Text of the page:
The top three culprits of cavities are not brushing teeth well, snacking, and consuming sugary drinks. So, two of the top three reasons the public suffers from damaged teeth are food-related. Untreated cavities lead to root canals and crowns. Thereafter, you’re on your way to the loss of teeth that require dental implants, bridges, or dentures as a replacement.
It’s not just snacks and sugary foods that damage teeth; some healthy foods also have an impact.
Let’s explore the top five foods that damage teeth and some that are great for them.
- Sugary Drinks
The best drink to consume for hydration is water. It doesn’t damage your teeth; instead, it helps clean them. Sugary drinks include sports drinks. Chilled sports drinks hit the spot after a jog and intense workout, but they’re not great for your teeth.
You bathe your teeth in everything that you drink, especially if you don’t use a straw. Specialty coffee drinks, soft drinks, and fruit juices contain sugar that ranges from 23 grams to 39 grams. Their sweet content mixes with the saliva and bacteria in your mouth. The combination creates plaque.
When you visit your dentist for a bi-annual cleaning, the dental hygienist scrapes your teeth to free them from the accumulated plaque. Otherwise, it starts to eat them.
Plaque is the precursor to cavities. It dissolves your tooth enamel and causes damage.
Keep in mind that it’s not a good idea to consume that much sugar anyway. Other beverages that contain several grams of sugar are energy drinks, chocolate milk, iced tea, and premade smoothies.
When you’re thirsty, opt for a cool, refreshing glass of water.
- Sugary Foods
Sometimes you crave something sweet, such as candies, baked goods, or a pre-packaged breakfast item. Consumed sparingly is the way to go as opposed to in moderation or daily.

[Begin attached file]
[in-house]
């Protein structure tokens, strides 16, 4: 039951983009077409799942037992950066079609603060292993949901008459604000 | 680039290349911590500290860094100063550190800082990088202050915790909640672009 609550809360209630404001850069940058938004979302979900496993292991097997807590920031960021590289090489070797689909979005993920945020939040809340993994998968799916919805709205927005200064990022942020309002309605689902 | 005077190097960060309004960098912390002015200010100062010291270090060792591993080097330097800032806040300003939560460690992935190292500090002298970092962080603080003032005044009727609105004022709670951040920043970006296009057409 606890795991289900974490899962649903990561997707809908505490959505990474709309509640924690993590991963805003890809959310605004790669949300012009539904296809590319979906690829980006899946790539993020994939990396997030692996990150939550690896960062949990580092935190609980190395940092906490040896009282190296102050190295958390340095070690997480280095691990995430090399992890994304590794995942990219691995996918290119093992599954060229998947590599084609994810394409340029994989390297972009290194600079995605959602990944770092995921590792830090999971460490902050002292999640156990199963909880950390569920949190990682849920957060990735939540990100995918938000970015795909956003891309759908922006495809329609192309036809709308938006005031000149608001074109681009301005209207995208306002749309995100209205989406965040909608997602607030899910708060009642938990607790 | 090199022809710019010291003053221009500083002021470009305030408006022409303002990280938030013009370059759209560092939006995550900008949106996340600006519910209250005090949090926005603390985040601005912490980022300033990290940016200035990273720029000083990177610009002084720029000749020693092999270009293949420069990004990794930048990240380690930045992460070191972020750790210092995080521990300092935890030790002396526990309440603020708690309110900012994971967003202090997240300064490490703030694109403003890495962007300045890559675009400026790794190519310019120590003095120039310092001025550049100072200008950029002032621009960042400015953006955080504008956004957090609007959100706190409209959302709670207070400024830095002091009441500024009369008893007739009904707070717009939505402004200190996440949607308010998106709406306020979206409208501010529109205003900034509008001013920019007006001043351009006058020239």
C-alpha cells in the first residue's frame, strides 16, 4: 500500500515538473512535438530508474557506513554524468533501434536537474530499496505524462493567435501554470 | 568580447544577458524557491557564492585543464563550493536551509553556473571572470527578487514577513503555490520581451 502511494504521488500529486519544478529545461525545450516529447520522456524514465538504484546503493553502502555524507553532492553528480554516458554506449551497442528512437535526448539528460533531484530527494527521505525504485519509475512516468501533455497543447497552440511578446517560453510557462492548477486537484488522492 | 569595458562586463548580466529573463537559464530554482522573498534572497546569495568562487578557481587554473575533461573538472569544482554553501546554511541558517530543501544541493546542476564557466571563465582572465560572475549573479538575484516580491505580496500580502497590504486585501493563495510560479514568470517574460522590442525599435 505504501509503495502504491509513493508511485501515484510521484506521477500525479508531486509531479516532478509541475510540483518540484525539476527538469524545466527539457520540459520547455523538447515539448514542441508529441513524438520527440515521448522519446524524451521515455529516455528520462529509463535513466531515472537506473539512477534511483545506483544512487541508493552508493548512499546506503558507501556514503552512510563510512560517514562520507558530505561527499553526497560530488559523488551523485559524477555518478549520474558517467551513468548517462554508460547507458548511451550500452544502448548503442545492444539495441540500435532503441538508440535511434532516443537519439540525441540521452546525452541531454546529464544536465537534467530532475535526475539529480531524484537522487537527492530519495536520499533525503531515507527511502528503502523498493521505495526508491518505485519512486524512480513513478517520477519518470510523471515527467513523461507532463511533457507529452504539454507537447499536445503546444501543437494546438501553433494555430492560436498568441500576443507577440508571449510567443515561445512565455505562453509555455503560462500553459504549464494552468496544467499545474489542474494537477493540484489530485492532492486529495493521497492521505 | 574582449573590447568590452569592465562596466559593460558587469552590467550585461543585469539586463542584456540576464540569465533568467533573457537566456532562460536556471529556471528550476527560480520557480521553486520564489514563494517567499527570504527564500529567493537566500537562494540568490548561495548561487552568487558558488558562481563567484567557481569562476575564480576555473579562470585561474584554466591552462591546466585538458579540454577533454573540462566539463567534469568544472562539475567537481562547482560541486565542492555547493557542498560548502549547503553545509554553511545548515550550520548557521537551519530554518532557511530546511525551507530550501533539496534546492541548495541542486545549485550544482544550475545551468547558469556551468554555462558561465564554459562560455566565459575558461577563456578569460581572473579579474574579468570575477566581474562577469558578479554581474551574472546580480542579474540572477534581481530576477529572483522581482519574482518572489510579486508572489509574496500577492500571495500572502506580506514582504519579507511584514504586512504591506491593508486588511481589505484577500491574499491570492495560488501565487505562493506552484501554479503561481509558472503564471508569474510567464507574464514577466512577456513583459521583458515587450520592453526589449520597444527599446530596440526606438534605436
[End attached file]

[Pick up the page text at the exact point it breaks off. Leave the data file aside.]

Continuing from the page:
Candies damage teeth because they’re hard. If you chew them, you weaken the tooth and risk causing damage that chips it in the future. If you consume gummy or soft candies and don’t brush your teeth promptly, it’s going to stick and slowly cause harm.
Baked goods are tasty, but they’re bad for your mouth’s health too. They contain several grams of sugar and stick to your teeth. The same goes for pre-packaged breakfast items.
In a pinch, breakfast cereal, bars, and granolas help you put something in your stomach. Consumed consistently, however, cause enamel damage and they’re not great for your health either.
Instead, consider a regular fat yogurt parfait with gut-friendly granola and berries, or eggs with cheese. Oatmeal with a banana is another worthy alternative.
- Starch-Heavy Foods
Starchy foods tend to get stuck in between your teeth. These are the foods that cause damage in hard-to-reach places. It’s almost like floss and scooping out bread and potato stuck in between the crevices of two teeth go hand in hand.
Starches hiding in between teeth damage them because their sugars remain there for extended periods. Non-sugar foods wash away more easily than those that stick.
Skipping the starches and opting for alternatives, such as vegetable-focused pastas, beans, and vegetable-focused smashes helps your teeth.
- Crunchy Foods
Every time you bite down on a handful of potato chips, hard pretzels, and popcorn kernels, you risk physical damage to your teeth. The saltiness is satisfying, but the starch from the chips easily hides in your teeth’ crevices.
Vegetable-based chips are better for each tooth because they don’t contain starch. Instead of crunchy foods, consider soft counterparts, such as fruit and peanut butter.
- Acid-Rich Foods
On warm summer days, orange, pineapple, and tomatoes have a refreshing effect. However, their acidity levels erode your teeth.
If you consume acid foods, brush your teeth an hour after consumption. Limit the amount and frequency of consumption too. Studies have found that dairy reduces the eroding effect of acid-rich foods.
Consider combining orange or pineapple slices with regular fat yogurt.
All dentists will tell their clients that what they eat matters. A dentist focuses on your teeth. By staying away from sugar-heavy foods, crunch snacks, and sugar-focused drinks, you’re on your way to helping your teeth age well.
If your dentist notices tiny streaks on your teeth, chewing on hard snacks or grinding them at night is often the cause. You can alleviate the damage caused by grinding by adding a night guard to your teeth care routine.